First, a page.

The concept of the living wage which has influenced the fixation of wages, statutorily or otherwise, in all economically advanced countries is an old and well- established one, but most of the current definitions are of recent origin. The most expressive definition of the living wage is that of Justice Higgins of the Australian Commonwealth Court of Conciliation in the Harvester case. He defined the living wage as one appropriate for,
“the normal needs of the average employee, regarded as a human being living in a civilized community “.
Justice Higgins has, at other places, explained what he meant by this cryptic pronouncement. The living wage must provide not merely for absolute essentials such as food, shelter and clothing but for “a condition of frugal comfort estimated by current human standards.” He explained himself further by saying that it was a wage,
“sufficient to insure the workmen food, shelter, clothing frugal comfort, provision for evil days, etc., as well as regard for the special skill of an artisan if he is one “.
In a subsequent case he observed that, “treating marriage as the usual fate of adult men, a wage which does not allow of the matrimonial condition and the maintenance of about five persons in a home would not be treated as a living wage”.
According to the South Australian Act of 1912, the living wage means “a sum sufficient for the normal and reasonable needs of the average employee living in a locality where work under consideration is done or is to be done.”
The Queensland Industrial Conciliation and Arbitration Act provides that the basic wage paid to an adult male employee shall not be less than is “sufficient to maintain a well-conducted employee of average health, strength and competence and his wife and a family of three children in a fair and average standard of comfort, having regard to the conditions of living prevailing among employees in the calling in respect of which such basic wage is fixed, and provided that in fixing such basic wage the earnings of the children or wife of such employee shall not be taken into account “.
In a Tentative Budget Inquiry conducted in the United States of America in 1919 the Commissioner of the Bureau of Labour Statistics analysed the budgets with reference to three concepts, viz., (i) the pauper and poverty level, (ii) the minimum of subsistence level, and, (iii) the minimum of health and comfort level, and adopted the last for the determination of the living wage.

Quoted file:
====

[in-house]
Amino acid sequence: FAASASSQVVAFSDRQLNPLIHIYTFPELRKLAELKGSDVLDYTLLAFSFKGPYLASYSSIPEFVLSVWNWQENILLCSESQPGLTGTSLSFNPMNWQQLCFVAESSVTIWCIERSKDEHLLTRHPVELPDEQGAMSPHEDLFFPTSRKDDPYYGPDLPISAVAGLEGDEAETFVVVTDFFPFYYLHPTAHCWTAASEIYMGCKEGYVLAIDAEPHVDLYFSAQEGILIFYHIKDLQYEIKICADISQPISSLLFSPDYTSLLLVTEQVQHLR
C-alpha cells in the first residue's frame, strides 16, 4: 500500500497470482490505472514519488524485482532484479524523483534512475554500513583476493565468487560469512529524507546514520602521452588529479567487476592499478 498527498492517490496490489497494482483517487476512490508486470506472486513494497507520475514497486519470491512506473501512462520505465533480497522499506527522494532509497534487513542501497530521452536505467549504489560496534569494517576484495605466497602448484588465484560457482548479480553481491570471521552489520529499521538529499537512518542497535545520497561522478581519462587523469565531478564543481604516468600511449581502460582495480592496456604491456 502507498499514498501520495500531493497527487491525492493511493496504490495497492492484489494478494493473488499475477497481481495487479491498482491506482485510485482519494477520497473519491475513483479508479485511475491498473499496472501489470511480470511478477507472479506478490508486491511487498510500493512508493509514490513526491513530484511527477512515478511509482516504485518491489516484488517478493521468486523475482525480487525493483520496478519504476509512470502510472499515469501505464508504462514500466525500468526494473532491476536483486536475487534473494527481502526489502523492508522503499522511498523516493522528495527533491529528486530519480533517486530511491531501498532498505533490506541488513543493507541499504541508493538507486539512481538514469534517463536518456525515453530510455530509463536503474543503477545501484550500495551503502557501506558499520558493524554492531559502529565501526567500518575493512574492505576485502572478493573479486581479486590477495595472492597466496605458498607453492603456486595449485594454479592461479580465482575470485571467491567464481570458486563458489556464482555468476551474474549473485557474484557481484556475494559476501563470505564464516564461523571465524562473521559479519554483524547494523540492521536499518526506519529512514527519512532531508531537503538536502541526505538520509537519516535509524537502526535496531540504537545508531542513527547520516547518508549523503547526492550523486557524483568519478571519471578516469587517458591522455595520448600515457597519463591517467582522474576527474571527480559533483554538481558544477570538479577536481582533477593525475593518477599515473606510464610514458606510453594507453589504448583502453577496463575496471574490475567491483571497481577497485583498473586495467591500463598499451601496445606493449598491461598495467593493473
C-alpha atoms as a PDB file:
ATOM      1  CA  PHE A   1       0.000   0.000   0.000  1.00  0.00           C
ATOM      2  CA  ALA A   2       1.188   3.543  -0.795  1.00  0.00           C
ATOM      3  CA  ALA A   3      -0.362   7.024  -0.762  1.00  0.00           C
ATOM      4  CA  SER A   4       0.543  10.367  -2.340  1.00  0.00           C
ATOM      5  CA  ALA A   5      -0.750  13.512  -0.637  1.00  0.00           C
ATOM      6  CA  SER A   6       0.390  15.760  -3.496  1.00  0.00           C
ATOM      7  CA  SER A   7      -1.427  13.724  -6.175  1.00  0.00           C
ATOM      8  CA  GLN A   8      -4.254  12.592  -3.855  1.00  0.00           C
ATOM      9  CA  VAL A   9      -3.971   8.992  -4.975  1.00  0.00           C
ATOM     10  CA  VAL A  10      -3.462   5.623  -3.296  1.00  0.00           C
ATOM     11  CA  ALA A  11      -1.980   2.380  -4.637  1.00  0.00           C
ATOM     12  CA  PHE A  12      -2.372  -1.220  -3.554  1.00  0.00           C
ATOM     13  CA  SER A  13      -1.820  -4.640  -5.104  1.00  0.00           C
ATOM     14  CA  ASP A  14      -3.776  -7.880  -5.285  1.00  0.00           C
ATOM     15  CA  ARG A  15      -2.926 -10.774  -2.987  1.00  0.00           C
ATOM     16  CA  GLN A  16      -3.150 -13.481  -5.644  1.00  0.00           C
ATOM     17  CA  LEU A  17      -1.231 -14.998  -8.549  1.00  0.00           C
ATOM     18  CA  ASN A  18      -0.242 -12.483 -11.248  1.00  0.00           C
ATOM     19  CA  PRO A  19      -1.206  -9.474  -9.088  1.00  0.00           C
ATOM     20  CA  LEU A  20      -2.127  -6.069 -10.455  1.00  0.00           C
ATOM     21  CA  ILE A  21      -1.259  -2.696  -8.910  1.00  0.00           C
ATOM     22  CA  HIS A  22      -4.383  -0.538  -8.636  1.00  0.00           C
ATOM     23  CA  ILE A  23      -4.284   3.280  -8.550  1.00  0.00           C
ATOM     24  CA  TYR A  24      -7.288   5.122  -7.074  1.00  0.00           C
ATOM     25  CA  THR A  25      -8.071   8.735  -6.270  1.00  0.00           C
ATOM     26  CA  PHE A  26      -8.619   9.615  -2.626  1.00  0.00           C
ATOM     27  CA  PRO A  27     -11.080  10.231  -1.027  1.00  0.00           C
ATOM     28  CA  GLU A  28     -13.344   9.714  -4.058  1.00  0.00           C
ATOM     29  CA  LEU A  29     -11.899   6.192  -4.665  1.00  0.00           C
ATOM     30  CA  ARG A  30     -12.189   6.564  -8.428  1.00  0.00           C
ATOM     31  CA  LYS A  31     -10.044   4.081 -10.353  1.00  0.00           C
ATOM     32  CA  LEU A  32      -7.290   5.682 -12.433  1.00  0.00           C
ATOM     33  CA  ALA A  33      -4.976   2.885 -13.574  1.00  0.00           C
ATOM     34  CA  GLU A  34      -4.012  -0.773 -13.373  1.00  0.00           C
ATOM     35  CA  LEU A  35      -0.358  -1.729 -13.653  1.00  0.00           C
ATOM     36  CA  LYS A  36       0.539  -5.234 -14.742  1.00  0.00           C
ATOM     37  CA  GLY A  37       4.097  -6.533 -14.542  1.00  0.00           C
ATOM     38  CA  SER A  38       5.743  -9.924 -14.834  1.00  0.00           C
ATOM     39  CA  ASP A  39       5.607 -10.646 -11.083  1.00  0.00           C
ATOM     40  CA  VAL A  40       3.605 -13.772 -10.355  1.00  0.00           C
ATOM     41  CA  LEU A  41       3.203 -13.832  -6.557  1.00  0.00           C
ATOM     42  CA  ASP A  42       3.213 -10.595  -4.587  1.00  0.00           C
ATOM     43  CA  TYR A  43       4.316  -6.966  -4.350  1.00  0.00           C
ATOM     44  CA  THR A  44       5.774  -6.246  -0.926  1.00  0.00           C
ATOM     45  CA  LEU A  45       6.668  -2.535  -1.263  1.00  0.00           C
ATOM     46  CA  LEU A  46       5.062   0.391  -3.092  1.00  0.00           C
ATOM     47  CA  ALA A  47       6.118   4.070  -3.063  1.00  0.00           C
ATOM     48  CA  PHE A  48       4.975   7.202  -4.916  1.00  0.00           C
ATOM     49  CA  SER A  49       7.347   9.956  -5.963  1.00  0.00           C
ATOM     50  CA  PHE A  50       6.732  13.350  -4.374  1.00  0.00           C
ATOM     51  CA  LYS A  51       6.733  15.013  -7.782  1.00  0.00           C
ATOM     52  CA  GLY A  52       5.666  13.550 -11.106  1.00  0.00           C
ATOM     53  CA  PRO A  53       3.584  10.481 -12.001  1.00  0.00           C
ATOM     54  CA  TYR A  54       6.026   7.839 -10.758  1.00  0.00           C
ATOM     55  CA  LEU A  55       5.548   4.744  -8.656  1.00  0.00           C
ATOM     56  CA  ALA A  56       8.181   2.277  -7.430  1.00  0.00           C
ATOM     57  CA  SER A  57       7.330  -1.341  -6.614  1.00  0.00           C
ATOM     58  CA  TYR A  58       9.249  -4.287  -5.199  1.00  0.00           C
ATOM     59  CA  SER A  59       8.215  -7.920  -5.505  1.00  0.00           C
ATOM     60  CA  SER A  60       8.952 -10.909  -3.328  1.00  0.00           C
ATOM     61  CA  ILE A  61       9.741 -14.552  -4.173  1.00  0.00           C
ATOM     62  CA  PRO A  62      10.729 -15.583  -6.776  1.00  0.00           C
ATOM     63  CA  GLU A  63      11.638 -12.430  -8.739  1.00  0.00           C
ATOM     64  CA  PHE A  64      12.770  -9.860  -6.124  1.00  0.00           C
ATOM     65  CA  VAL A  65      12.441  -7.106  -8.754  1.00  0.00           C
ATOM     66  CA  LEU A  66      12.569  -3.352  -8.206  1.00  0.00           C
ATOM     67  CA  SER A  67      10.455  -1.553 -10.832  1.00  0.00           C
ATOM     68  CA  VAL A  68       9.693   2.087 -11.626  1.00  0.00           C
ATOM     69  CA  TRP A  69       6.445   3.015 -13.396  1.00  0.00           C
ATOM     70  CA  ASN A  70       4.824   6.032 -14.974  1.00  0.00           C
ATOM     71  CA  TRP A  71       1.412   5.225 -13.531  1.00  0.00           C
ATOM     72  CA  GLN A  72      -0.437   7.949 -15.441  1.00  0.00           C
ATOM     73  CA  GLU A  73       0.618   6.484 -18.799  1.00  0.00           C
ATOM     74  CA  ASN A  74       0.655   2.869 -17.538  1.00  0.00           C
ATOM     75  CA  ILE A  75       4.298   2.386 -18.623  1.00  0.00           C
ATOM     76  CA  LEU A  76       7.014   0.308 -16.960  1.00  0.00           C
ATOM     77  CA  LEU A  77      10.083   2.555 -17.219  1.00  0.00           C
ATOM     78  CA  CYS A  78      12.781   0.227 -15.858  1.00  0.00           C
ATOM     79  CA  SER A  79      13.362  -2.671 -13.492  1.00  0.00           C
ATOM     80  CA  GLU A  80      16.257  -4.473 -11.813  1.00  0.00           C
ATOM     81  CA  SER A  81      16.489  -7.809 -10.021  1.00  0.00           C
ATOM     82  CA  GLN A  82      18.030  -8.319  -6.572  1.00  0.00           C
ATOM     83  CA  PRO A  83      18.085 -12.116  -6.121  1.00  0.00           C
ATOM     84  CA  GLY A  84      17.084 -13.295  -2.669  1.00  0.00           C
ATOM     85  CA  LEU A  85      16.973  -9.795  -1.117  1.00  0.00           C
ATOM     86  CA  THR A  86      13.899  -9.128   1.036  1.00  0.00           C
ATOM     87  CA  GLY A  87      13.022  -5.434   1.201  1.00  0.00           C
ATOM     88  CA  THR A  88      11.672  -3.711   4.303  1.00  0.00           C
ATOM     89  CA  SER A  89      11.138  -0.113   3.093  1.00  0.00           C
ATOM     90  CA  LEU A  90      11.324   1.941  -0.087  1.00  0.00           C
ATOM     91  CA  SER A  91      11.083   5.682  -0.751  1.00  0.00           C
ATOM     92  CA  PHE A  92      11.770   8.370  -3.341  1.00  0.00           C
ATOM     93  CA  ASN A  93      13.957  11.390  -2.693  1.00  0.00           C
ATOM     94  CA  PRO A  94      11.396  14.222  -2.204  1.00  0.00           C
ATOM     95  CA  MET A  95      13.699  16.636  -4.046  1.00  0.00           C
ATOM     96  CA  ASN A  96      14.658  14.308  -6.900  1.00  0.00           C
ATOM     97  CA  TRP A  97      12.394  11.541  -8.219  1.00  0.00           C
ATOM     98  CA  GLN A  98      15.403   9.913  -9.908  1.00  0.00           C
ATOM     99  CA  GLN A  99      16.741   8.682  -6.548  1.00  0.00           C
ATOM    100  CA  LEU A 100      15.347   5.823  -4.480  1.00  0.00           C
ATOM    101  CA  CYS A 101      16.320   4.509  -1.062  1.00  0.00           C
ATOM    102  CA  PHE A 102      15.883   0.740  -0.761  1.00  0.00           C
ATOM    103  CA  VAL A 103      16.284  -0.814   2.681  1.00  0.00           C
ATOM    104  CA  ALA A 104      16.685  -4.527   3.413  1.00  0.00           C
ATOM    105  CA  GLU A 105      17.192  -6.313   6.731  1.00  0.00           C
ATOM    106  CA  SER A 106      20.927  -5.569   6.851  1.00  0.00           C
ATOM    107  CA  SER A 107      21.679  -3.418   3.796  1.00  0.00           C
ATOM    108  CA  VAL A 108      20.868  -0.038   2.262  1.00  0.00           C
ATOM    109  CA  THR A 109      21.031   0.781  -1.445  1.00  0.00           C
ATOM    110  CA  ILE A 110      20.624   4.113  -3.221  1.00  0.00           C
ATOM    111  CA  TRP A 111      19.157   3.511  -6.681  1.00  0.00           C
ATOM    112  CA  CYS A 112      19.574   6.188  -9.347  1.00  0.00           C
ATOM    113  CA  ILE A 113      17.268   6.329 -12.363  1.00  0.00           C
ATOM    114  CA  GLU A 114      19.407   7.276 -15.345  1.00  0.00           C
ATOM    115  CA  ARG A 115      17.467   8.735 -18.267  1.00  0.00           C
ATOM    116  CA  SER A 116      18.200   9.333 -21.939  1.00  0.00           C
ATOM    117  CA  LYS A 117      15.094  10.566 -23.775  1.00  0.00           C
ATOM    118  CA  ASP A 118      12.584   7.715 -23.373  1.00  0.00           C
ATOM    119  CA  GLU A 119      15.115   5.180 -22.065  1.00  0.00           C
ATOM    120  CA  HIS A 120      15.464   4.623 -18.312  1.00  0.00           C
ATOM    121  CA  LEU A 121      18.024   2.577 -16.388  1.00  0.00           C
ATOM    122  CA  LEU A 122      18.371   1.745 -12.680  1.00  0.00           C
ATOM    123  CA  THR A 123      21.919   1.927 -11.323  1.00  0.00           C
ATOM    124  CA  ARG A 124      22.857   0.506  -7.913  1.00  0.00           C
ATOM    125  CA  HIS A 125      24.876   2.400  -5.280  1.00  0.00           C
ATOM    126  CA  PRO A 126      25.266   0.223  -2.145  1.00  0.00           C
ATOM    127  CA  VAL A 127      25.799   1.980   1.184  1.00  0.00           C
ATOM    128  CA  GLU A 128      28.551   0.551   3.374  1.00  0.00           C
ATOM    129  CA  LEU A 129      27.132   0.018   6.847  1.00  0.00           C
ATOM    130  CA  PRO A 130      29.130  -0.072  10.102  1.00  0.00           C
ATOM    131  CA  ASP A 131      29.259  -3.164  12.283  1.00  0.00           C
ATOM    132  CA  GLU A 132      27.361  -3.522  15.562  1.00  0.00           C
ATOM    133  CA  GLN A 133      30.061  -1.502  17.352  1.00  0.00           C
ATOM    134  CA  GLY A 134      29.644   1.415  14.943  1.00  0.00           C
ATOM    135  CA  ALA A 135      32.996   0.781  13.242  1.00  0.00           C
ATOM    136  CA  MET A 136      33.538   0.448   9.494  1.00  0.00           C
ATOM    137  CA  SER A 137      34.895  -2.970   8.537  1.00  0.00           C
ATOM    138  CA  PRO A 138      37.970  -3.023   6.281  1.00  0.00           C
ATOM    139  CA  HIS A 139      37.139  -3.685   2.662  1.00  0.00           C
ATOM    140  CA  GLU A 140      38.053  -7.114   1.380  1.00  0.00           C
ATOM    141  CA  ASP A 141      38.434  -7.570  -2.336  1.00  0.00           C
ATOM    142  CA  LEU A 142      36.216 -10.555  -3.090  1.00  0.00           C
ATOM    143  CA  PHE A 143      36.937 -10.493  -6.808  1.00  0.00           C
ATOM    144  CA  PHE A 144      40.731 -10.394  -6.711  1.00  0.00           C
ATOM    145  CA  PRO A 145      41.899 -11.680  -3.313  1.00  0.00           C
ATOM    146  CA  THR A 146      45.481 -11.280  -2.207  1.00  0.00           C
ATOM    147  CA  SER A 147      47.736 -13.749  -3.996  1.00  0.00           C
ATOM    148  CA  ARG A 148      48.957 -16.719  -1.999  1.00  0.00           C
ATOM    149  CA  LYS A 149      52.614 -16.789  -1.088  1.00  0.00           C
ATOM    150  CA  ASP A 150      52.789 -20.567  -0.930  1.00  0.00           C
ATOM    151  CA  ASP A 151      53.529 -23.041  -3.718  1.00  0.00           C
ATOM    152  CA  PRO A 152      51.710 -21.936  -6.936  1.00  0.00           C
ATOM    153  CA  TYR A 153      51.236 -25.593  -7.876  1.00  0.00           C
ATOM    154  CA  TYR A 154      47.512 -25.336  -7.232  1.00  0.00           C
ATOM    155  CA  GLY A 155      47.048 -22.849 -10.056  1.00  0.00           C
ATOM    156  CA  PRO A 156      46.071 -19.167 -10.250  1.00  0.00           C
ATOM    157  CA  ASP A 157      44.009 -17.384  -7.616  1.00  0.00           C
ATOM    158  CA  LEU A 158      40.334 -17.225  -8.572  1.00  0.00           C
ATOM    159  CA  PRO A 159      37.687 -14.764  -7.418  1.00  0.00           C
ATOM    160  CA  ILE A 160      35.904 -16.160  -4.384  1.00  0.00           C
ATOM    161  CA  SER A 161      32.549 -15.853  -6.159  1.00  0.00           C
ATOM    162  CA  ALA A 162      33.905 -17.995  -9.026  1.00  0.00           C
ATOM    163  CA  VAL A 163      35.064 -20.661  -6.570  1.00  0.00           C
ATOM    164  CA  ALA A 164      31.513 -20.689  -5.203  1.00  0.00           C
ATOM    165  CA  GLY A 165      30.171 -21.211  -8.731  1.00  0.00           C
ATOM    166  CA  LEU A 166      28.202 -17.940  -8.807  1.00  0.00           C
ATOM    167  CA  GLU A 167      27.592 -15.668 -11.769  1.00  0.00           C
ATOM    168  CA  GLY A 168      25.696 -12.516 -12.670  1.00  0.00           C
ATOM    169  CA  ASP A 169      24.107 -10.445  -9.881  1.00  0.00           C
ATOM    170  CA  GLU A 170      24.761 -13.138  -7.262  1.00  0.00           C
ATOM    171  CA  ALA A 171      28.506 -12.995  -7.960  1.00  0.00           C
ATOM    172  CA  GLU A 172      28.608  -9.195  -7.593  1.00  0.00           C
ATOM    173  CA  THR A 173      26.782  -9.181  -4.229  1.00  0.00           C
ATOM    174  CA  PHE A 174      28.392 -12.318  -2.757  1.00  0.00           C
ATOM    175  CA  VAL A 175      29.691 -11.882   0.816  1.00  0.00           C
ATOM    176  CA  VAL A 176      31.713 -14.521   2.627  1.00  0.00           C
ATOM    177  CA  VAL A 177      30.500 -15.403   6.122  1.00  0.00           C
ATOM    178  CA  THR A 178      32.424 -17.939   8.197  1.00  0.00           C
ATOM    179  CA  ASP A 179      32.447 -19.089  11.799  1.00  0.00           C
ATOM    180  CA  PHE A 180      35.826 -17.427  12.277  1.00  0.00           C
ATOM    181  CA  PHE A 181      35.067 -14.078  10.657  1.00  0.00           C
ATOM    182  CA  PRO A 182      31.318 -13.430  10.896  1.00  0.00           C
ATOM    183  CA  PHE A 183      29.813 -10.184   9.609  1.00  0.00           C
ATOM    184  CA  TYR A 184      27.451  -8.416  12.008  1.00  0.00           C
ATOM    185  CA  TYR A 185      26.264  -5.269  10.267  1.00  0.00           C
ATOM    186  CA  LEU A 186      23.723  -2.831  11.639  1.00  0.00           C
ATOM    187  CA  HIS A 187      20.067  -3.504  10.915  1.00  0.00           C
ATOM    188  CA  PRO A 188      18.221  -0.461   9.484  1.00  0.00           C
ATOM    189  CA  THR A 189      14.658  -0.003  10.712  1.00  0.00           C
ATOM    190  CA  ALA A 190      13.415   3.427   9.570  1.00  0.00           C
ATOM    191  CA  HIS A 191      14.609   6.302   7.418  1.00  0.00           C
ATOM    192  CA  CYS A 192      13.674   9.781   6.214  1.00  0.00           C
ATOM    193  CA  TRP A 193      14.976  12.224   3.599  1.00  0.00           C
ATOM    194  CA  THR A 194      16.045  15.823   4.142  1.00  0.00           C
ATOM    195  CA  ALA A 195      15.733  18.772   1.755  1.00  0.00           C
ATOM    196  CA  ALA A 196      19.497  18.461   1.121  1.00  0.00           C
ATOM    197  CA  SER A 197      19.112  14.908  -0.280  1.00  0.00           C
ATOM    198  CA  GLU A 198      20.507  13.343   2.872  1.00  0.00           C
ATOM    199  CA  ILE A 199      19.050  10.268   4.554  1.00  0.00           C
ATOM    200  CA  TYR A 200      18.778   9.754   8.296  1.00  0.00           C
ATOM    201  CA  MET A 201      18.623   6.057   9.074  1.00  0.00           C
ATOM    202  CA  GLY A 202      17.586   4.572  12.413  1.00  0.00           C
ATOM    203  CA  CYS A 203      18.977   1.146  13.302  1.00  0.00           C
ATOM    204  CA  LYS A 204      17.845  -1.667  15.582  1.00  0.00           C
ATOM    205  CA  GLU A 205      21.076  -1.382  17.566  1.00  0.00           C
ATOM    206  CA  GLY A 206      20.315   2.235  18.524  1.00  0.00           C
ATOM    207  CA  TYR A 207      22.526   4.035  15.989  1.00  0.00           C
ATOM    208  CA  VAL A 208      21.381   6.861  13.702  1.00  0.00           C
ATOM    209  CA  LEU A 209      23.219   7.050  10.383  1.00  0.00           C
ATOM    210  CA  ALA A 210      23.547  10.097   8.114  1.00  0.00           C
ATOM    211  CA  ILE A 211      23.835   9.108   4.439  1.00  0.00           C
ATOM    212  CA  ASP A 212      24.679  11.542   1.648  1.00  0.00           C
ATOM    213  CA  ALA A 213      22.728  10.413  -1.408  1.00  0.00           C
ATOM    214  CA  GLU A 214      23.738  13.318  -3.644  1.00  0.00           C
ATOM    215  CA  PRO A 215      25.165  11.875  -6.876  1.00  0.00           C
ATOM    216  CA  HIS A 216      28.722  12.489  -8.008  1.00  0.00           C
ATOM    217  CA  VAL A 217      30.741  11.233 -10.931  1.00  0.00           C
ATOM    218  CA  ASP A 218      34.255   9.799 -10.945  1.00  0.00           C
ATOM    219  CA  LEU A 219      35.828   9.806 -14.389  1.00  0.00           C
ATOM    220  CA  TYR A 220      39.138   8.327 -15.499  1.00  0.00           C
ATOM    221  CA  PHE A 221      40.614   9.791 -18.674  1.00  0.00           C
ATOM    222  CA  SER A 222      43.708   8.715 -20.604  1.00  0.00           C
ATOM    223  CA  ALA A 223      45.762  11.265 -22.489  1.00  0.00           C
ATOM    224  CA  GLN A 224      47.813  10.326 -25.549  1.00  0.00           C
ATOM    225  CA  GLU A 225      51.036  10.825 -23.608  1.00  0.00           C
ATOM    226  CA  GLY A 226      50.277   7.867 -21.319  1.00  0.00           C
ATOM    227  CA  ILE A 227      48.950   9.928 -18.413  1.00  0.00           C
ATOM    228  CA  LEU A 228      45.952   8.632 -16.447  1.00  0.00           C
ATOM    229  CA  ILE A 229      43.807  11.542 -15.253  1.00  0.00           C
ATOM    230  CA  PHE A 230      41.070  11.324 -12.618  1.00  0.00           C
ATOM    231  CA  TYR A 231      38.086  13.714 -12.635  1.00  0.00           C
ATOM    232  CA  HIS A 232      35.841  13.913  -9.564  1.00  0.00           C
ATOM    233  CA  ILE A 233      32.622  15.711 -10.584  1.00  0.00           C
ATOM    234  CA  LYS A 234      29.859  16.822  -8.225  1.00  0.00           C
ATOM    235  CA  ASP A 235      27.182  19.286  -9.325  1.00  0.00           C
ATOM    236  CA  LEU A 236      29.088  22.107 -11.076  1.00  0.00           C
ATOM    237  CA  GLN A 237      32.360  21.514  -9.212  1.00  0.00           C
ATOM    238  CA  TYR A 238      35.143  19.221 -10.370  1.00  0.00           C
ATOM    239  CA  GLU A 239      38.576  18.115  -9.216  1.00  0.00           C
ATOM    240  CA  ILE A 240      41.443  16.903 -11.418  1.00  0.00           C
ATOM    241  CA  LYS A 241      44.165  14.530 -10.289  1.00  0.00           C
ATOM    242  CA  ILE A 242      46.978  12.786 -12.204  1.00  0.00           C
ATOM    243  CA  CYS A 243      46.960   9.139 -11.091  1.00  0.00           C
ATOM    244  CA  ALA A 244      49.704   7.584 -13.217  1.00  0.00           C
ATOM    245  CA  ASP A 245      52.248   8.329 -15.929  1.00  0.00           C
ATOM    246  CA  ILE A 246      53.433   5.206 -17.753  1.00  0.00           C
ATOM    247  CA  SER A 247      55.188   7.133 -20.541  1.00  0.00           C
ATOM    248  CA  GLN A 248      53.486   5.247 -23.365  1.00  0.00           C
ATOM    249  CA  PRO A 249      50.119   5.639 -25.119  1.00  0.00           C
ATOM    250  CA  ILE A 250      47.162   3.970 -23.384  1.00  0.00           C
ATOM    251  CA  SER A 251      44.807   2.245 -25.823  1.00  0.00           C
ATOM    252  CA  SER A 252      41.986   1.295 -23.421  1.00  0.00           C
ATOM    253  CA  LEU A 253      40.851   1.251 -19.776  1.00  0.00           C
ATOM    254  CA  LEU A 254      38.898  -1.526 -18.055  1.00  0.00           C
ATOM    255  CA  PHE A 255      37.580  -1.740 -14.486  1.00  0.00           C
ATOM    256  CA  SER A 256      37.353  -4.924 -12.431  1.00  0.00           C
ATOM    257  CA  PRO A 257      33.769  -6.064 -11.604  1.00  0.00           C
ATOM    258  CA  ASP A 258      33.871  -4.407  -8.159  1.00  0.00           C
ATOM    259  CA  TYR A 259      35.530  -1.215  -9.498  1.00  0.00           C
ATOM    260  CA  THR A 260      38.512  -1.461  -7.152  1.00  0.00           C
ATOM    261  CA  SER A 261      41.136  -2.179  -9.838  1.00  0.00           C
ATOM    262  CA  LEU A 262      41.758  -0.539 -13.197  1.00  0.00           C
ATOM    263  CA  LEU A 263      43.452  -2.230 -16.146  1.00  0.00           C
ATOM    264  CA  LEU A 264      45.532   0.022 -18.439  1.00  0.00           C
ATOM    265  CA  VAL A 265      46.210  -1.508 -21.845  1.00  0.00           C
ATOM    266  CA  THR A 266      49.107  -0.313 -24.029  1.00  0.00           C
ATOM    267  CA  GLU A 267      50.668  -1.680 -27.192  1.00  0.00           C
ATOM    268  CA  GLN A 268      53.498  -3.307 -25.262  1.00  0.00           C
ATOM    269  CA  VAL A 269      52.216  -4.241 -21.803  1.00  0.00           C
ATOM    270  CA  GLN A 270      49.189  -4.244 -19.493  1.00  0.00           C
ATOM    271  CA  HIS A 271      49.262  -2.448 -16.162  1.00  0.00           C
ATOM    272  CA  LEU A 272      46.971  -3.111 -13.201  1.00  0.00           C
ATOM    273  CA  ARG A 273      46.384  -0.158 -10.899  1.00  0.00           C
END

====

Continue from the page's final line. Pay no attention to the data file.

The Royal Commission on the Basic Wage for the Commonwealth of Australia approved of this course and proceeded through norms and budget enquiries to ascertain what the minimum of health and comfort level should be. The commission quoted with approval the description of the minimum of health and comfort level in the following terms:
“This represents a slightly higher level than that of subsistence, providing not only for the material needs of food, shelter, and body covering but also for certain comforts, such as clothing sufficient for bodily comfort, and to maintain the wearer’s instinct of self-respect and decency, some insurance against the more important misfortunes-death, disability and fire–good education for the children, some amusement, and some expenditure for self- development.”
The Minimum Wage-Fixing Machinery published by the I. L. O. has summarised these views as follows:
“In different countries estimates have been made of the amount of a living wage, but the estimates vary according to the point of view of the investigator. Estimates may be classified into at least three groups:
(1) the amount necessary for mere subsistence,
(2) the amount necessary for health and decency, and
(3) the amount necessary to provide a standard of comfort.”
It will be seen from this summary of the concepts of the living wage held in various parts of the world that there is general argument that the living wage should enable the male earlier to provide for himself and his family not merely the bare essentials of food, clothing and shelter but a measure of frugal comfort including education for the children, protection against ill-health, requirements of essential social needs, and a measure of insurance against the more important misfortunes including old age. “
Article 43 of our Constitution has also adopted as one of the Directive Principles of State Policy that: The State shall endeavour to secure, by suitable legislation or economic Organisation or in any other way, to all workers, agricultural, industrial or otherwise, work, a living wage, conditions of work ensuring a decent standard of life and full enjoyment of leisure and social and cultural opportunities…………….” This is the ideal to which our social welfare State has to approximate in an attempt to ameliorate the living conditions of the workers.